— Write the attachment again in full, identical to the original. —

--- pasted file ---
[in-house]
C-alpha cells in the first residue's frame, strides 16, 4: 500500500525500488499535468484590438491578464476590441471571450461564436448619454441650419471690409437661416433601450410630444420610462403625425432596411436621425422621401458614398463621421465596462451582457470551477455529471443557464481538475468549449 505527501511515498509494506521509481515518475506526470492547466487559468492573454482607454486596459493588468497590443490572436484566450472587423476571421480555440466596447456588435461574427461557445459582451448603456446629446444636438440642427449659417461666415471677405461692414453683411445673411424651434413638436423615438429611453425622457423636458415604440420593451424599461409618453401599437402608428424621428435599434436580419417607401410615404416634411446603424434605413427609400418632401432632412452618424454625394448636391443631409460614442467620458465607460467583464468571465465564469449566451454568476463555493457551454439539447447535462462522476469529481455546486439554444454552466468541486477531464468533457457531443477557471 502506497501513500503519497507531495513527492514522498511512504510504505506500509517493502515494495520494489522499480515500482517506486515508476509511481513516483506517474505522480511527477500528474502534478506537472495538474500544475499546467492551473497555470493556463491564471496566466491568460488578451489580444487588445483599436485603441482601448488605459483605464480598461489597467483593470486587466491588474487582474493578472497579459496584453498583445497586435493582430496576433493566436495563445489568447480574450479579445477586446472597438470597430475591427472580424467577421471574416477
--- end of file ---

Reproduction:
[in-house]
C-alpha cells in the first residue's frame, strides 16, 4: 500500500525500488499535468484590438491578464476590441471571450461564436448619454441650419471690409437661416433601450410630444420610462403625425432596411436621425422621401458614398463621421465596462451582457470551477455529471443557464481538475468549449 505527501511515498509494506521509481515518475506526470492547466487559468492573454482607454486596459493588468497590443490572436484566450472587423476571421480555440466596447456588435461574427461557445459582451448603456446629446444636438440642427449659417461666415471677405461692414453683411445673411424651434413638436423615438429611453425622457423636458415604440420593451424599461409618453401599437402608428424621428435599434436580419417607401410615404416634411446603424434605413427609400418632401432632412452618424454625394448636391443631409460614442467620458465607460467583464468571465465564469449566451454568476463555493457551454439539447447535462462522476469529481455546486439554444454552466468541486477531464468533457457531443477557471 502506497501513500503519497507531495513527492514522498511512504510504505506500509517493502515494495520494489522499480515500482517506486515508476509511481513516483506517474505522480511527477500528474502534478506537472495538474500544475499546467492551473497555470493556463491564471496566466491568460488578451489580444487588445483599436485603441482601448488605459483605464480598461489597467483593470486587466491588474487582474493578472497579459496584453498583445497586435493582430496576433493566436495563445489568447480574450479579445477586446472597438470597430475591427472580424467577421471574416477